HURLBURT FIELD, Fla. -- Susan Servais gently pressed her forehead against the portrait of her son. His green eyes smiled out at her and the audience of about 200 that gathered to pay respects to a hero, and see his portrait unveiled Oct. 19, in Destin, Fla.
The man with the green eyes and kind smile is Senior Airman Adam Servais, an Air Force Special Operations Command combat controller who was killed in action Aug. 19, 2006, in Afghanistan. Servais, 23, was working as a joint terminal attack controller on a special forces team when he fell while returning fire against the enemy during an ambush on his convoy in the Uruzgan province. It was his second deployment. The American Fallen Soldiers Project honored his sacrifice by presenting his mother and father, Peter and Susan Servais, and his sister, Laura, with a portrait of Adam. The goal of the American Fallen Soldiers Project, a nonprofit organization run by artist Phil Taylor and his wife Lisa, is to bring comfort and healing to the families of fallen warriors by presenting them with a custom painting of their loved one.
Taylor paints and presents about 35 portraits a year to families of fallen military members.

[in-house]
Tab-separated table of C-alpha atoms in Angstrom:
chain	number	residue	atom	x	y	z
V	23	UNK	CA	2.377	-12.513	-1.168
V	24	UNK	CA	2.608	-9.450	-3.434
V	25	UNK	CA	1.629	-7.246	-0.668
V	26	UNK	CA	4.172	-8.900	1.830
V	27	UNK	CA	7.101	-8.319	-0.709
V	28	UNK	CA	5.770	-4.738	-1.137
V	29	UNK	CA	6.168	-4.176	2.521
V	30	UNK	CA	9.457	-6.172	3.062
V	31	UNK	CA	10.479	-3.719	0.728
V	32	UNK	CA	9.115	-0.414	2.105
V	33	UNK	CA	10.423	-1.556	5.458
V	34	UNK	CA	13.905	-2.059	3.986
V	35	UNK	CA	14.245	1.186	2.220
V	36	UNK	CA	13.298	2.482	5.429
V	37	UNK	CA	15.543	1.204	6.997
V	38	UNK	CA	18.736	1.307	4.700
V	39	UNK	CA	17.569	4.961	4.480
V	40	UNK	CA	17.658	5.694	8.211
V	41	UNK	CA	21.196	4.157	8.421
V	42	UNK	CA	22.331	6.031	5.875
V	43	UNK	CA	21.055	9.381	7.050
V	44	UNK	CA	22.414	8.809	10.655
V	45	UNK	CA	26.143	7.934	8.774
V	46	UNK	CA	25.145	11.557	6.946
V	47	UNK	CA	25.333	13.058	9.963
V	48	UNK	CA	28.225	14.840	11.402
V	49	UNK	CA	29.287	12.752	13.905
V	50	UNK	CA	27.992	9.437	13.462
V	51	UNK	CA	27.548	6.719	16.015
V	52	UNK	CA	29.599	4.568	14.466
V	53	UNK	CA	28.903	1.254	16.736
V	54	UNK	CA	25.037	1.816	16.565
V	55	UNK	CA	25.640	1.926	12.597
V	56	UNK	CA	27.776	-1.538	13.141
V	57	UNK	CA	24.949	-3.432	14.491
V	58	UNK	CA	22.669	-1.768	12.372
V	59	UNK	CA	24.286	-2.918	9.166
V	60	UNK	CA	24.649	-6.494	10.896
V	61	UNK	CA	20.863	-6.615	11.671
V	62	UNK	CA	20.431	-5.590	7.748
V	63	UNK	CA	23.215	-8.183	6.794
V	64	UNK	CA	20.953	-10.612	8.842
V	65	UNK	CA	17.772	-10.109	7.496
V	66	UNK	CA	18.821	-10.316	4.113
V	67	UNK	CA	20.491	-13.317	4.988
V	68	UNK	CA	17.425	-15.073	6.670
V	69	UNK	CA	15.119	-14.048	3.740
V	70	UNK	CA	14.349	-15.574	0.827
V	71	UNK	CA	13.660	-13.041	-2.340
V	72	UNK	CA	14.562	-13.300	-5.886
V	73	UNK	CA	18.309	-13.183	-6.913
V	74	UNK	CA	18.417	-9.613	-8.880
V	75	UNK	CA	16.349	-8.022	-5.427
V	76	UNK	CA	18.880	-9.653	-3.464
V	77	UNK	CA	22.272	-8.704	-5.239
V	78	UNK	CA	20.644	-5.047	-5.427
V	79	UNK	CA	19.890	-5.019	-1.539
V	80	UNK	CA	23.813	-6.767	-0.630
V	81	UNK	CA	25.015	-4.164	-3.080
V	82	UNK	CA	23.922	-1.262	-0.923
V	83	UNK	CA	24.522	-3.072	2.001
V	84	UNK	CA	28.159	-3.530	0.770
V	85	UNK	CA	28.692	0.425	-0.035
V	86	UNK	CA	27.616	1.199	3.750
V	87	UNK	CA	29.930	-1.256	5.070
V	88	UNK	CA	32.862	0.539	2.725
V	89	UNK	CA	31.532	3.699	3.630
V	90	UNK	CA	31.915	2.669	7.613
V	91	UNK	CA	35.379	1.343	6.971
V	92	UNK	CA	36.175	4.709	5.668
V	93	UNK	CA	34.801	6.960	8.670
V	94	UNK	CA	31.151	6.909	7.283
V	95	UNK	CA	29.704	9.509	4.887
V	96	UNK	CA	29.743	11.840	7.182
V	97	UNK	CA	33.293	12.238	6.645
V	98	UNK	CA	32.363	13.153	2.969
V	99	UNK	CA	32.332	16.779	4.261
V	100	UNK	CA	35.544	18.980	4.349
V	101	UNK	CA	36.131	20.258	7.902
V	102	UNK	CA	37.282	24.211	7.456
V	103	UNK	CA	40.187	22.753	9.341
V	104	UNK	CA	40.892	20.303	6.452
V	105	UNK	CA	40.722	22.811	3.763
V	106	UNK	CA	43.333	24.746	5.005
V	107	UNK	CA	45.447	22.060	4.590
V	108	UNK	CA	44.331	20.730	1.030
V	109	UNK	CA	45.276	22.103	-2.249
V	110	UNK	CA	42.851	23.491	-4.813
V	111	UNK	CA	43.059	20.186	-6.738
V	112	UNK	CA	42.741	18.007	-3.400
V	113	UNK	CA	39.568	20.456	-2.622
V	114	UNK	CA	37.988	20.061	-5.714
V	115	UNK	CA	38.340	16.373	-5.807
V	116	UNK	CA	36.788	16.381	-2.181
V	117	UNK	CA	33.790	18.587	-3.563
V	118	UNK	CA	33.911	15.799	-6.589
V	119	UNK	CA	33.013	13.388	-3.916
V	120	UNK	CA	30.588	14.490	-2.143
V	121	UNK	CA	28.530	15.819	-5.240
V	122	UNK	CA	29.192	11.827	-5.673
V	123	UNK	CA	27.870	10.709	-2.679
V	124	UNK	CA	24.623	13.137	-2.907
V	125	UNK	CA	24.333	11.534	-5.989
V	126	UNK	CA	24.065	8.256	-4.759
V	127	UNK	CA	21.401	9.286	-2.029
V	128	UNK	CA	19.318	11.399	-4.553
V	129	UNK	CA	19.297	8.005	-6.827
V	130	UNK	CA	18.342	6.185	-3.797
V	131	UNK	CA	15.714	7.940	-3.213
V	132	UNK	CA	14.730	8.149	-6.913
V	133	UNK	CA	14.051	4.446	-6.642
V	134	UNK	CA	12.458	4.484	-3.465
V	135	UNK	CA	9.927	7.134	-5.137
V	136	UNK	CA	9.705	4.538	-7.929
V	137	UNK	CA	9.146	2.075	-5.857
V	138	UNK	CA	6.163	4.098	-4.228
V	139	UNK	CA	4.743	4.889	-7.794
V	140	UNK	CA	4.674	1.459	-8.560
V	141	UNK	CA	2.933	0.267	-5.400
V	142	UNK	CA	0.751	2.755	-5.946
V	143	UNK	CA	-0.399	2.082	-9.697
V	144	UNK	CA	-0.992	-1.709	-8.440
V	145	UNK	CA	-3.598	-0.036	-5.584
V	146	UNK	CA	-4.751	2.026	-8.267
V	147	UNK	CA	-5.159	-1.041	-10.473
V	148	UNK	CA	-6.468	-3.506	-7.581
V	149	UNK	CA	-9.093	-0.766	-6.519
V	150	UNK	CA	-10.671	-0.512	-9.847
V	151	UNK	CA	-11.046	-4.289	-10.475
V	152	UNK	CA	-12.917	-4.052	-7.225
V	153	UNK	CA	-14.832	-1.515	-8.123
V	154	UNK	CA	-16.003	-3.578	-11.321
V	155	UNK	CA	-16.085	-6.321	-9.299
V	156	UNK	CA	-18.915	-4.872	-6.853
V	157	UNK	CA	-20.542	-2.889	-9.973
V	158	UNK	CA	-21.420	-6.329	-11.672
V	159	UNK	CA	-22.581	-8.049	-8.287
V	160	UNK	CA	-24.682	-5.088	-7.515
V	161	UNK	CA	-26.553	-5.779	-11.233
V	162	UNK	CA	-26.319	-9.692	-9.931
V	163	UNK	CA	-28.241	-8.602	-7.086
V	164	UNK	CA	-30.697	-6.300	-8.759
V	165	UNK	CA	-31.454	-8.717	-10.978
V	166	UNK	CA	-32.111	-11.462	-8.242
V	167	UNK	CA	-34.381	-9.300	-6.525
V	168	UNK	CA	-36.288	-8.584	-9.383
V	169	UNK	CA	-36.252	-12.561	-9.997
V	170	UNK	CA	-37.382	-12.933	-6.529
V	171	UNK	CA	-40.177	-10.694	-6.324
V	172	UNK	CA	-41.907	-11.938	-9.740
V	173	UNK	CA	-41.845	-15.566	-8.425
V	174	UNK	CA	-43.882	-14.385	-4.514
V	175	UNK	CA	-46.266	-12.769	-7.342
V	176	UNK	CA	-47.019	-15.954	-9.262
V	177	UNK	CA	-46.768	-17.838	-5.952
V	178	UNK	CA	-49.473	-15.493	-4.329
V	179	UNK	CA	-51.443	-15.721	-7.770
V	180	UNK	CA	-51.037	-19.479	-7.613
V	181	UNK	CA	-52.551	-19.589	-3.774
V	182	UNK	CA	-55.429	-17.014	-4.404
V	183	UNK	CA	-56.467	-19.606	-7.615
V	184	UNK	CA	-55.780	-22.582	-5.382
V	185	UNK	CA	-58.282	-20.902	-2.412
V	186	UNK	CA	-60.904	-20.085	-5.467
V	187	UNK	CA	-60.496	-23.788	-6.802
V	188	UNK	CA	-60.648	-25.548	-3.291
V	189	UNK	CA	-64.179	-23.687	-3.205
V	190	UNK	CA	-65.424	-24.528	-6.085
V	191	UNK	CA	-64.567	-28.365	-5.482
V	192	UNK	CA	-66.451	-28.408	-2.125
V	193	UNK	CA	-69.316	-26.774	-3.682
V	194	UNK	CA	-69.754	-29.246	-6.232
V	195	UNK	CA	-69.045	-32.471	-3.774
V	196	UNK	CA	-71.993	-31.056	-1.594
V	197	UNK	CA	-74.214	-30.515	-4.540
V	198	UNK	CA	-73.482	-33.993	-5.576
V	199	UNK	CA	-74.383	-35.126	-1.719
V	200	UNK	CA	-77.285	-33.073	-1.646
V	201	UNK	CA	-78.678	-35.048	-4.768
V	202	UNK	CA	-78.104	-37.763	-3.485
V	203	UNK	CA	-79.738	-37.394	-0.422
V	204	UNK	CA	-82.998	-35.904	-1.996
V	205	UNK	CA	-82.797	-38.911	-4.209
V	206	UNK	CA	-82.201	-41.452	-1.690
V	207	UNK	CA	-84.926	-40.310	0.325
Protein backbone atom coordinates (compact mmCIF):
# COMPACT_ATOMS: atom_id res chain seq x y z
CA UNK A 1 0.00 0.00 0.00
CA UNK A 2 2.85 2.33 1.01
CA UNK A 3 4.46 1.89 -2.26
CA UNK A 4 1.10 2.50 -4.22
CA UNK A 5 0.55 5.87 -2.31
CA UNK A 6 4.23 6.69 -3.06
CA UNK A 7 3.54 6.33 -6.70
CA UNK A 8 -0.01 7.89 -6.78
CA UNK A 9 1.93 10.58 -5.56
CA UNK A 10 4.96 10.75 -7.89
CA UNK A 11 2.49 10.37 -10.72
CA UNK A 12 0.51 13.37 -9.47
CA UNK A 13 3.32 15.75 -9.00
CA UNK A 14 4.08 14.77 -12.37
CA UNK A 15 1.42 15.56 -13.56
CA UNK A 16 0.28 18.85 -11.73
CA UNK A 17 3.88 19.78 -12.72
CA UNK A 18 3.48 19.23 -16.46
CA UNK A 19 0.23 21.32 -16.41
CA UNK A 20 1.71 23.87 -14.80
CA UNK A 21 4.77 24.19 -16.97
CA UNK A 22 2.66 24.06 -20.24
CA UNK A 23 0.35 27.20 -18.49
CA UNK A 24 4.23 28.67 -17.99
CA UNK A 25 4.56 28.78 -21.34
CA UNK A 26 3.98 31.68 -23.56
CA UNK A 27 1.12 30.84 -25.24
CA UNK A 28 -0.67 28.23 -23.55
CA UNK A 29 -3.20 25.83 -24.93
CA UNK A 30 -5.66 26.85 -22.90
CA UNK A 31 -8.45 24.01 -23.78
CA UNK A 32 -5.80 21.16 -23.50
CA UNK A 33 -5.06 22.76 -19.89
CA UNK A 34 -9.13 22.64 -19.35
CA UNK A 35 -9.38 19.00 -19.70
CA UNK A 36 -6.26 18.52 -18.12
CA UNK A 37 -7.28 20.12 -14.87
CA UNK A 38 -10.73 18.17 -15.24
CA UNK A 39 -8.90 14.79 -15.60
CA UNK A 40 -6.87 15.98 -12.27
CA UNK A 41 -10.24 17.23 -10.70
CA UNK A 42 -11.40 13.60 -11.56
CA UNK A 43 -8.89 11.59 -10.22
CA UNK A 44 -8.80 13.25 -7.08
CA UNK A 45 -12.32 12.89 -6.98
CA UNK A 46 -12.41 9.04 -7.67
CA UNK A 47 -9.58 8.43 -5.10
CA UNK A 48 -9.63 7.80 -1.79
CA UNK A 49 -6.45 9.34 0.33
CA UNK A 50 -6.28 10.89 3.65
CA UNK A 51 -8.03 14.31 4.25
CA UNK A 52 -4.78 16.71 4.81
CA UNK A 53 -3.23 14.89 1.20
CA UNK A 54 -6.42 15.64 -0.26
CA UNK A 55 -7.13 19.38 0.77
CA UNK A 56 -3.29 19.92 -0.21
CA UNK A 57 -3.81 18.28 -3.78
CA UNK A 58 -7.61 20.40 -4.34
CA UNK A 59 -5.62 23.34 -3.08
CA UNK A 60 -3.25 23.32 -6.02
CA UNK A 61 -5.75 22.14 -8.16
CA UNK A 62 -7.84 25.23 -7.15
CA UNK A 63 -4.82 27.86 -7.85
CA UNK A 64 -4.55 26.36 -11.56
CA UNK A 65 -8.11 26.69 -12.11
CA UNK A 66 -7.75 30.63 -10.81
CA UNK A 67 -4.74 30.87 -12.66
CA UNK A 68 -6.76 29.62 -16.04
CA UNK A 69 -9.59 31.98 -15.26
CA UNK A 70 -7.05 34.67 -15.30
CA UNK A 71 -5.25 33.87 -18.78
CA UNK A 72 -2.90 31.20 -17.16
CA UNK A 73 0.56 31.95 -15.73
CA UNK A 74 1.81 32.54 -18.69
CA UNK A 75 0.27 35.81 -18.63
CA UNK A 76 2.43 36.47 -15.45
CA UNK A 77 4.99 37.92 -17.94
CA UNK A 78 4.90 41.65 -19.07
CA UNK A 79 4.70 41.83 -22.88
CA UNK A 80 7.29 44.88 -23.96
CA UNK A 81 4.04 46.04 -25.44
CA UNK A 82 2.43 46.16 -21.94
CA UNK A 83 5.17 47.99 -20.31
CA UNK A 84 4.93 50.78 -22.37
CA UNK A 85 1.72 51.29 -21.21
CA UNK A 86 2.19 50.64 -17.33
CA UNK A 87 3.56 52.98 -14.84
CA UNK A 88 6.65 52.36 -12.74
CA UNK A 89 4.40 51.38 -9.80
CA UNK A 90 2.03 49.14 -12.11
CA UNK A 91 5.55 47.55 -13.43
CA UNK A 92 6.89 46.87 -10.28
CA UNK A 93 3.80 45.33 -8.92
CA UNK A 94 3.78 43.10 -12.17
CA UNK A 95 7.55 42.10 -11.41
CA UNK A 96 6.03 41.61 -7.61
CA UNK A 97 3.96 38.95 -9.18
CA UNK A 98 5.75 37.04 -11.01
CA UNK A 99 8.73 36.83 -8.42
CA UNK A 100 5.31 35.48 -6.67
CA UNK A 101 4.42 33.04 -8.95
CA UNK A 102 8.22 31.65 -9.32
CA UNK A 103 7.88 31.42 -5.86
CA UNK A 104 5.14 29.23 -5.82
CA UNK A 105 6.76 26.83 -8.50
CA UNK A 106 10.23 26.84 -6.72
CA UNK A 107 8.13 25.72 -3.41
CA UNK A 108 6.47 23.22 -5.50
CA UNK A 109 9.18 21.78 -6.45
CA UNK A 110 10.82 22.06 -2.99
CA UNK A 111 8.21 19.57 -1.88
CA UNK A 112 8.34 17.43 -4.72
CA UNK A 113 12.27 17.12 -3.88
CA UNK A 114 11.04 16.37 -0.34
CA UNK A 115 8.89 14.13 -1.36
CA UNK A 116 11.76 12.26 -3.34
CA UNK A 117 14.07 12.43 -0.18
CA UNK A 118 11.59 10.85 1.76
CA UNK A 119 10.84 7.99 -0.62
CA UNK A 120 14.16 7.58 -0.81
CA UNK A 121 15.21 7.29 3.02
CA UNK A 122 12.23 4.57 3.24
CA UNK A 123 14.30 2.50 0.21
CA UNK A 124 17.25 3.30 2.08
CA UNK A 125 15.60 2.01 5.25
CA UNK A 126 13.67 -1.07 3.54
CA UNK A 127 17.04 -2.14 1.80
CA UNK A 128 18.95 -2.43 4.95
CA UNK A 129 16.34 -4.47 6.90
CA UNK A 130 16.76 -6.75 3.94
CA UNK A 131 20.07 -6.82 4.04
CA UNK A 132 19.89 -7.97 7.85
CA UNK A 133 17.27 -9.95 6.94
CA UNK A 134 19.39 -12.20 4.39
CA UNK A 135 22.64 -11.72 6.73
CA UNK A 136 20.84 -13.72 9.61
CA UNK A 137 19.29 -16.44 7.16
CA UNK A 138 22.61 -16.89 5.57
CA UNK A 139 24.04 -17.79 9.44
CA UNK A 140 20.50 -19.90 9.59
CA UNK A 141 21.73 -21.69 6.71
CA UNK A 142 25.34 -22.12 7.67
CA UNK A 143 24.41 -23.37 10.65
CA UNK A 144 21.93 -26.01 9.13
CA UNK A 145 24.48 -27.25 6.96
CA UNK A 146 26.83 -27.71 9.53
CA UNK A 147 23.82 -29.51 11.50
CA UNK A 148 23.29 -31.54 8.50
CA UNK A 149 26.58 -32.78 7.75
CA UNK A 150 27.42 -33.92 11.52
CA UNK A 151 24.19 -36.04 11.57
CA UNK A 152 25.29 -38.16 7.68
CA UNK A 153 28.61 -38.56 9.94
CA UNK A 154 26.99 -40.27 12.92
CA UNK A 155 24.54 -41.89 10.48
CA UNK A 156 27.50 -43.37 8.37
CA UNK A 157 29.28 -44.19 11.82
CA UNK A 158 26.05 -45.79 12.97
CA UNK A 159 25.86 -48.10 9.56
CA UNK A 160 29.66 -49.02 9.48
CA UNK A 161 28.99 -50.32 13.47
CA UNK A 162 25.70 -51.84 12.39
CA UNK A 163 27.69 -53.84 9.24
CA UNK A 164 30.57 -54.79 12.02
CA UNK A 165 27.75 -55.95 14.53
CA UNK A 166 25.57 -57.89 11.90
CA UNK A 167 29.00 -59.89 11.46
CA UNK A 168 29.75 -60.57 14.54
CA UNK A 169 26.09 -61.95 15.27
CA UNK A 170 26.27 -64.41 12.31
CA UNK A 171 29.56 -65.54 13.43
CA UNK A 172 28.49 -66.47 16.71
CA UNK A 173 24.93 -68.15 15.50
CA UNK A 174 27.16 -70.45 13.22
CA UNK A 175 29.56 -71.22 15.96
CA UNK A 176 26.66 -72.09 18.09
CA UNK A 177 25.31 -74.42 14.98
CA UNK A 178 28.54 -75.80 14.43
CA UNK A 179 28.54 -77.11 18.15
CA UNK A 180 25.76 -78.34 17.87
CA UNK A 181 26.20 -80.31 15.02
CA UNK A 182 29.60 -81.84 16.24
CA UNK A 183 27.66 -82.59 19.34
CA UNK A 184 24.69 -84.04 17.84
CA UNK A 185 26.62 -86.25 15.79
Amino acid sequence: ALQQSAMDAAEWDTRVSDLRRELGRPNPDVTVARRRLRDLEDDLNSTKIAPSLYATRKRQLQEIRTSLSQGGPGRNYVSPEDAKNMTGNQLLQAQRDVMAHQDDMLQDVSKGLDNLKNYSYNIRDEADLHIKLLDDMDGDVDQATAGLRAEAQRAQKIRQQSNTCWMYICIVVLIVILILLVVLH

"I hope those beautiful green eyes stare back at you for many years to come," Taylor told the family as he unveiled the painting and “Amazing Grace” sounded on the bagpipes. The portrait of Servais, of Onalaska, Wis., was presented during the 2013 Combat Control Association Reunion which marked the 60th year of combat control as an Air Force career field. Lt. Col. Michael Flatten, the event's guest speaker, was the director of operations at the 23rd Special Tactics Squadron, at Hurlburt Field, Fla., when Servais was assigned there. He spoke to Servais' spirit and exemplary work as a combat controller. "Adam was the perfect balance of good-natured, fun and borderline getting in trouble," Flatten said. "The other side of him was the serious operator -- the guy who knows how to turn it on when the mission is deadly serious. Where we sent Adam for his deployment is historically one of the most intense locations for combat we have ever seen. For his first JTAC deployment, we handpicked Adam for that location because he was just that good." Servais’s father said even as a boy his son loved being in the action, whether it was camping with his family, playing football, baseball or, his favorite sport, hockey. "He had this Big Wheel that he would ride up and down the driveway," he said. "The faster he'd go, the more he loved it." Servais found his calling after he enlisted in the Air Force in 2002 at 19 and became a combat controller on completion of Advanced Skills Training in September 2004. His mother said she thinks her son would have made a career of combat control were he still alive because he enjoyed his work and being a part of the special tactics brotherhood so much. "Many people work their whole lives and hate their jobs, but Adam loved what he did," she said. "He loved it to the limit. He pushed as far as he could go." Since his death seven years ago, the Servais family has remained in close contact with the community their son loved. His father thanked the American Fallen Soldiers Project and all those attendees for honoring the life of his son, adding the AFSOC community has stood by them. "This is a very special day for Susan, myself and Laura," he said. "We are so lucky because the military never forgets us. It helps us through all the difficulties and keeps in touch. This is very special and dear to us and will be for the rest of our lives." Among the crowd honoring Servais and his family were 15 other family members of fallen special operations forces members and several wounded warriors.